Latina Accepted To 11 Medical Schools Claps Back At Naysayers Who Say She Didn't Earn Her Success

"I worked just as hard as those around me and that I had to break through a prominent glass ceiling to get here."

Chelsea Batista was truly "astounded" when she was accepted to 11 out of 18 medical schools to which she applied and received a full scholarship from at least two of them, but she has a powerful message for naysayers who are quick to attribute her impressive accomplishments to affirmative action.

The 21-year-old daughter of immigrants from the Dominican Republic, who is in her final year at Macaulay Honors College at Brooklyn College, tells The Huffington Post, "I was absolutely terrified that I wasn't going to get into even one school. That's why I filled out so many applications. Even with that fear, though, I made sure to aim high. I always said, the worst they can say is no, and it's automatically a no anyway if I never apply. So I did."


It's a good thing she aimed high, because Batista, who hopes to study pediatric oncology, has been accepted to Columbia University College of Physicians and Surgeons, Weill Cornell Medicine, New York University, Tufts University School of Medicine, Albert Einstein College of Medicine, Drexel University College of Medicine, Hofstra Northwell School of Medicine, Icahn School of Medicine at Mount Sinai, Howard University College of Medicine, SUNY Downstate College of Medicine, and SUNY Stony Brook School of Medicine. 

Because of her gender, background, and the fact that she comes from a low-income family, Batista knew the odds were stacked against her, but she's quick to point out her 11 acceptances are the result of incredible dedication to her studies — not affirmative action. "Several naysayers have attributed my successes to affirmative action, as opposed to discipline and hard work," Batista explains.

"At some points, I had to remind myself that I earned these accomplishments. That I worked just as hard as those around me and that I had to break through a prominent glass ceiling to get here. I had to remind myself that I was not chosen because I am a Hispanic woman who fulfills the requirements. I was chosen because as a Hispanic woman, I had to struggle through more obstacles and resistance than the typical medical school applicant and I still managed to excel."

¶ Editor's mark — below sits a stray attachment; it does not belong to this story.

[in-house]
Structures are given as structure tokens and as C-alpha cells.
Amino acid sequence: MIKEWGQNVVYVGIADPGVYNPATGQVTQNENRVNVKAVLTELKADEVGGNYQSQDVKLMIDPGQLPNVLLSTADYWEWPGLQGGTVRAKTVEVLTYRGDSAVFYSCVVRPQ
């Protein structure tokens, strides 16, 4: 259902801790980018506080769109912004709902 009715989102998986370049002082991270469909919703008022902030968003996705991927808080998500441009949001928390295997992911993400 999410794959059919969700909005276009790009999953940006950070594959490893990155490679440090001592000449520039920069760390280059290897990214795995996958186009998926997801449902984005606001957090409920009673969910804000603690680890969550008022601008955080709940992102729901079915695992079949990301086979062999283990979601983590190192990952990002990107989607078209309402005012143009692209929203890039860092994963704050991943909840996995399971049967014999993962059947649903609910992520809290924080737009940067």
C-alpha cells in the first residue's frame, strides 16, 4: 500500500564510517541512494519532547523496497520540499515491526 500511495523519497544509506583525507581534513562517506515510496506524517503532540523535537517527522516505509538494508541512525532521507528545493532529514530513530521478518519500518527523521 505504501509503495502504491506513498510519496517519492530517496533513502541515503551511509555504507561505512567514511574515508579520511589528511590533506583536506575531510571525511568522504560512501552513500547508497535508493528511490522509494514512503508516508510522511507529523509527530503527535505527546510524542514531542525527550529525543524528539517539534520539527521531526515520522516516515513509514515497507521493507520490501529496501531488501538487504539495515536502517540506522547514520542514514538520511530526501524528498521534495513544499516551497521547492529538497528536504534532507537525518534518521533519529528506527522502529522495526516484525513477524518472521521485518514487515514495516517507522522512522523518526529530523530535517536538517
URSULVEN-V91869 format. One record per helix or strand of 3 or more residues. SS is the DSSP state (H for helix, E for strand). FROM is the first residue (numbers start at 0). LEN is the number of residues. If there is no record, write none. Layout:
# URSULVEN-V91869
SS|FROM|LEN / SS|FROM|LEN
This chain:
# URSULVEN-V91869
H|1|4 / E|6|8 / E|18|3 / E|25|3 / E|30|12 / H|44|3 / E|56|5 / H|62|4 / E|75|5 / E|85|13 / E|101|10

The concept of affirmative action, which was first introduced by President John F. Kennedy, has always been plagued with controversy. Its supporters argue affirmative action is a means to redress discrimination, which then levels the playing field for students of various economic, social, racial, and religious backgrounds who often systematically don't have the advantages of their wealthy white counterparts. 

On the other hand, affirmative action's harshest critics claim it hasn't helped end discrimination and that the policy is more likely to benefit wealthy students of color, as opposed to low-income students across the board. (ThinkProgress points out that white families often have more access to important resources such as better local schools than families of color with similar incomes do, indicating that focusing solely on income may not be the best solution.)

Regardless: assuming that someone was only admitted to a school because of affirmative action or any other program is rude and presumptive. Either way, they earned their spot.

Batista and a myriad of other accomplished students have felt compelled to defend their acceptances to colleges, universities, and other elite institutions. Take, for example, Guillermo Pomarillo, who was forced to defend his acceptance to Stanford last year after his dentist assumed that he had an easier time gaining admission to the Ivy League university than his daughter because of his race and socioeconomic background.

"To say that I was admitted into a school simply because of my background is ridiculous. OF COURSE YOUR DAUGHTER WAS GOING TO SCORE HIGHER THAN ME. You're a dentist that can afford to send her to a school that will help her achieve a score like that," Pomarillo wrote at the time.

For some additional perspective, consider the following: According to the National Center for Education Statistics, Latinos comprised just 17 percent of American college students in 2014. Similarly, for Batista's case, the Association of American Medical Colleges reports less than 7 percent of medical school applicants in the United States for the 2016-2017 school year were Latinas. 

Though Batista hasn't decided exactly where she'll be headed next fall, we don't doubt she earned every single one of those awesome acceptances.

Cover image via Shutterstock.


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